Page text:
George Kelly's 1924 comedy gets a revival off-Broadway.
We all know that guy who compensates for glaring ineptitude with unflappable confidence; who goes forth in the world with his head held high, no matter how many times he's caught in a lie. Such a man is at the center of George Kelly's 1924 comedy, The Show-Off, which is now being revived off-Broadway by the Peccadillo Theater Company at Theatre at St. Clement's. Is he the quintessence of American optimism, or merely the most obnoxious character ever imagined for the stage? Perhaps both.
The show-off in question is Aubrey Piper (Ian Gould), a West Philadelphia boy courting a North Philly girl named Amy Fisher (Emma Orelove). Amy's mother (Annette O'Toole) and father (Douglas Rees) dread Aubrey's visits, during which he boasts of his pull at the Pennsylvania Railroad (where he makes $150 a month as a clerk) and loudly laughs at his own jokes. He refers to Amy's brother, Joe (Tirosh Schneider), as "little old Tommy Edison," since he likes to tinker in the basement. He calls her dad "popcorn" before slapping him on the back. When he's not talking about his superior business acumen, he's evangelizing about socialism, perhaps as a way to cover his bases. Mrs. Fisher wonders why Amy can't find a nice quiet man, like her other daughter, Clara (Elise Hudson), has in the emotionally aloof but fiscally stable Frank Hyland (Aaron Gaines). But as Amy's idiot boyfriend becomes her idiot husband, everyone has to learn to live with him.
The Show-Off is ostensibly a comedy, but the truth is that it's not very funny, at least not as directed by Dan Wackerman. Part of this can be traced back to the title character: Affecting an exaggerated aristocratic accent, Gould embodies Aubrey with a broad grin, a wagging finger, and an apparent case of restless-leg syndrome. One wonders if we would actually laugh at this jazz-age clown as portrayed by a more natural comedian; here, we just grimace to the sound of crickets.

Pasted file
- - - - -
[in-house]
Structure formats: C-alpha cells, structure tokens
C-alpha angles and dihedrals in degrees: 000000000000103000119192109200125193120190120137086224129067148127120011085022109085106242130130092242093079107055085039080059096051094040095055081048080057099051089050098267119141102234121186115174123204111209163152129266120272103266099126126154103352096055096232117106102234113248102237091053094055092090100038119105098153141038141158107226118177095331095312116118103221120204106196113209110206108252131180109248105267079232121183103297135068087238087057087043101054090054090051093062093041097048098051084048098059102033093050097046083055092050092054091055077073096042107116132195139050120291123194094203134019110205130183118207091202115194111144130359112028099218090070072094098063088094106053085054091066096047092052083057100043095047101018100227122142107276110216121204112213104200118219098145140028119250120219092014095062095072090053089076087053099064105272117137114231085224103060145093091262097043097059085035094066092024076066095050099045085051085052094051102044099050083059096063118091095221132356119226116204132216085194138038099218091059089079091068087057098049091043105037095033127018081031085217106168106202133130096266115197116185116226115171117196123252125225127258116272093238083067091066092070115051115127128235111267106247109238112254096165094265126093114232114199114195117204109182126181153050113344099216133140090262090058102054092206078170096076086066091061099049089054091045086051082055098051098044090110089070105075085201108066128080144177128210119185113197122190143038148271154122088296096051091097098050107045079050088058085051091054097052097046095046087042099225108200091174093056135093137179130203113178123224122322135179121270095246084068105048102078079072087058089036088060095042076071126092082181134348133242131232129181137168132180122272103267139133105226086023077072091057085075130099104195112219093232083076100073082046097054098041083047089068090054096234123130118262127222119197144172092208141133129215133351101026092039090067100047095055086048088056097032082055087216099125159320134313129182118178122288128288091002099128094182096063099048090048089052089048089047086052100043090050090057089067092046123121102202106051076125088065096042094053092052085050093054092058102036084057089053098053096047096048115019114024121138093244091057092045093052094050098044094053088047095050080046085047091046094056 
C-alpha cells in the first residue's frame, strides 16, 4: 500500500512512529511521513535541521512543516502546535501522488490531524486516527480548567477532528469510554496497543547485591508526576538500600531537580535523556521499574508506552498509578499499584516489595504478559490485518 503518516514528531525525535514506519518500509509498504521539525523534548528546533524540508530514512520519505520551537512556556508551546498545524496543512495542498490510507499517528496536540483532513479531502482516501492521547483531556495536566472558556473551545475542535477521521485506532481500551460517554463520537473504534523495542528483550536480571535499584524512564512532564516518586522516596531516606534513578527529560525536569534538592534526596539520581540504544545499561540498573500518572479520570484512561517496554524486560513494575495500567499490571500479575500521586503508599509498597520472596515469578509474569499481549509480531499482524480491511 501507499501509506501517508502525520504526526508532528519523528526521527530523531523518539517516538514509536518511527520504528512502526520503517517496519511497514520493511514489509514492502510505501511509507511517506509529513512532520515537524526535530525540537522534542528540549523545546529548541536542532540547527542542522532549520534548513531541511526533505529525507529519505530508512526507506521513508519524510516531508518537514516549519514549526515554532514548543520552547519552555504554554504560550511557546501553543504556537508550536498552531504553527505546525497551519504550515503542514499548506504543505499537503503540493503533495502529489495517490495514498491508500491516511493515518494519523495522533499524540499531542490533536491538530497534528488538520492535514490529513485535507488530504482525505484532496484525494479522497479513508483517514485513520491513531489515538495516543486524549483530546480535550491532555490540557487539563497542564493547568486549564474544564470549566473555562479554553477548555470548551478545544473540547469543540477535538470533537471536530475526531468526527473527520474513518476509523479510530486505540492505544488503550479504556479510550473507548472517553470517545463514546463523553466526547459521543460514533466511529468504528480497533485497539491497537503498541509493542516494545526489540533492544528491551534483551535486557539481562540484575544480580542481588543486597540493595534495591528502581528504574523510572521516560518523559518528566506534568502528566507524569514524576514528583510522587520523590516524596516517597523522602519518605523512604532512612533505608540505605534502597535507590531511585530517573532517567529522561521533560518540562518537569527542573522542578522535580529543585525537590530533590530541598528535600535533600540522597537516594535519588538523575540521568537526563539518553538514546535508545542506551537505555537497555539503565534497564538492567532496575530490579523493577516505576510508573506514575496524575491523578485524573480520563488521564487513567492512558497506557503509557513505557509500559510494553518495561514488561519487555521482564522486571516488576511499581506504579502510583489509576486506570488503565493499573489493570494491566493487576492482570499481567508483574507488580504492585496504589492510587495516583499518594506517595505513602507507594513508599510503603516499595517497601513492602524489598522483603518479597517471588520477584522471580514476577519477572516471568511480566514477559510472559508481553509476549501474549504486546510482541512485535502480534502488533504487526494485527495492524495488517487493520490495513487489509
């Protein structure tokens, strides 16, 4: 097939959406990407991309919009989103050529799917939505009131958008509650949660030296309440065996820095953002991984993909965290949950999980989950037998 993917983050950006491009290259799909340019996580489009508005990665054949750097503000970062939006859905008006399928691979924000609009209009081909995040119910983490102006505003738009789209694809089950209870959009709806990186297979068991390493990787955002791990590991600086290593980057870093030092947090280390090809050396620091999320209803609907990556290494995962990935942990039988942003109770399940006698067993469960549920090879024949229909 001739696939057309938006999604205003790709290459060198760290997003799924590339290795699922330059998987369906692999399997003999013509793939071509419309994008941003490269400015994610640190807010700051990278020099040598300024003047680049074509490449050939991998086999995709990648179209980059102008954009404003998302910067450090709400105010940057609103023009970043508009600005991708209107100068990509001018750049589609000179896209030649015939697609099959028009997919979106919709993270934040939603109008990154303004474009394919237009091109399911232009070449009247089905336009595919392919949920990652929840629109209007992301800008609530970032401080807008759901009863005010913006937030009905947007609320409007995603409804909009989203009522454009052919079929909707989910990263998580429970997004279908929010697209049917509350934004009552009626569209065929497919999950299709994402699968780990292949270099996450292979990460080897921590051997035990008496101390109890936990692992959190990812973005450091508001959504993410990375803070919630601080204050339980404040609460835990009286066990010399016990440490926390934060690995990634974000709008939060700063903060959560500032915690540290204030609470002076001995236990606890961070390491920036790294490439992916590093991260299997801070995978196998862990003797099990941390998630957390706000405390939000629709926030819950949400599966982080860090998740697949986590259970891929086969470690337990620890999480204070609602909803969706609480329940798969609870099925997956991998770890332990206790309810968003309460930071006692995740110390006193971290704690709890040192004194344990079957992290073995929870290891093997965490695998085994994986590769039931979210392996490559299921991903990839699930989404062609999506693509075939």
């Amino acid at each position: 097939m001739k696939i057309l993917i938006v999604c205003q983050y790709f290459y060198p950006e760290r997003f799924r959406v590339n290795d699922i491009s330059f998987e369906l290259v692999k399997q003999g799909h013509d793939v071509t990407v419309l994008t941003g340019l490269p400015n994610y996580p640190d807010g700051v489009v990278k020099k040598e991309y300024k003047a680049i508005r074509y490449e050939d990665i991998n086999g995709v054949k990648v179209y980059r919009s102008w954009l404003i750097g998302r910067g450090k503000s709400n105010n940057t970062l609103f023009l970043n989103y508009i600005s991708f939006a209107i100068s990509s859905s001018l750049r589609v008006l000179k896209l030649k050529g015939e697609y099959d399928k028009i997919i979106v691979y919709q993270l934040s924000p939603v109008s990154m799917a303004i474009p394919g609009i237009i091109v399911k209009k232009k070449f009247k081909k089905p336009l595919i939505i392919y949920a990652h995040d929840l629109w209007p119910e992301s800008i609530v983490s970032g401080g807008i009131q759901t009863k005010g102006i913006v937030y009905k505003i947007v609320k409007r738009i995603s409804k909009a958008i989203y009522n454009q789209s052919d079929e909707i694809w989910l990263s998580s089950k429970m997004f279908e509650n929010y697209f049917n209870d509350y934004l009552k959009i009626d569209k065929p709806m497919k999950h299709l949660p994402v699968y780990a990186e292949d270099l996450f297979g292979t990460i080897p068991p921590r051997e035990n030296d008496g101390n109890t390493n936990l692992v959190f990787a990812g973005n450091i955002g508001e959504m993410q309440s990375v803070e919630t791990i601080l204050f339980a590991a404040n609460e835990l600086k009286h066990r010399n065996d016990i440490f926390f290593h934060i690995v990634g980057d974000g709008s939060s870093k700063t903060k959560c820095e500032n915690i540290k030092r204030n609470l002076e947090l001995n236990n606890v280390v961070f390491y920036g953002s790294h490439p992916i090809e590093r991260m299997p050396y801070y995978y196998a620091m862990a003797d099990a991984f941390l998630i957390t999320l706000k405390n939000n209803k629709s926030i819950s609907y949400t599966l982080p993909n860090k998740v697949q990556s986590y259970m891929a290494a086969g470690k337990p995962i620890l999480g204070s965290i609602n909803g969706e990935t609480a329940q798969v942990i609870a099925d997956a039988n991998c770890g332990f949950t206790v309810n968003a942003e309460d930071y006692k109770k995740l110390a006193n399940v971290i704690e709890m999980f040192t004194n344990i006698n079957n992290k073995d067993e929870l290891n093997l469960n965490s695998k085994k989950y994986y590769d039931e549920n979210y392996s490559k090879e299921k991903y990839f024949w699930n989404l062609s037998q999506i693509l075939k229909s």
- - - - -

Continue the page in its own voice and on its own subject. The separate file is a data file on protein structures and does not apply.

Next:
We also wonder if the play has reached its sell-by date. With its inefficient composition (two of the actors appear in just one scene), character-driven comedy, and casual deployment of ethnic slurs, The Show-Off is unmistakably a play from the 1920s. Still, Kelly (who was the uncle of actress-princess Grace Kelly) tackles timeless material in the conflict between a high-strung mother-in-law and a disappointing son-in-law. O'Toole makes that clear in her anxious performance, which is all hand-wringing exasperation. Sporting a thick working-class Philly accent, she seems acutely aware that the gains enjoyed by her less-accented daughters could be easily wiped away by one bad mistake, and Aubrey is the mistake that won't go away.
Scenic designer Harry Feiner gives us some sense of the stakes by fashioning a comfortable living room and parlor. It's not the newest furniture, and the couch is fraying underneath, but it is functional and completely paid-off. Pulling double duty as the lighting designer, Feiner bathes the room in an attractive incandescent glow, giving everything a sepia quality. Barbara A. Bell's muted costumes fit in nicely, with Clara's fashionable duds telegraphing the financial prudence of her marriage. Not so successful are Paul Huntley's wigs, the exposed caps of which give all the women in the cast a Ferengi-like ridge on their foreheads.
While Aubrey annoys us for the better part of two hours, a last-minute reveal (delivered straight from the horse's mouth) seems to suggest that he's not the hapless loser of our initial estimation. But after he's spent the entire play lying to anyone and everyone, why should we believe him now? This is Kelly's most audacious contrivance and the one that transforms his play from an acid satire of fake-it-till-you-make-it capitalism to a mildly amusing waste of time.
American audiences have delighted in the redemption of this shyster for 92 years (and six Broadway revivals), but 2017 might just be the year that The Show-Off ceases to amuse. Featuring a habitually dishonest megalomaniac who wins the day through shameless braggadocio, this play is less a comedy than it is the first act of a horror show, in which the credulous townsfolk invite the vampire in for tea. From the panicked look on O'Toole's face at the end, she knows it, too.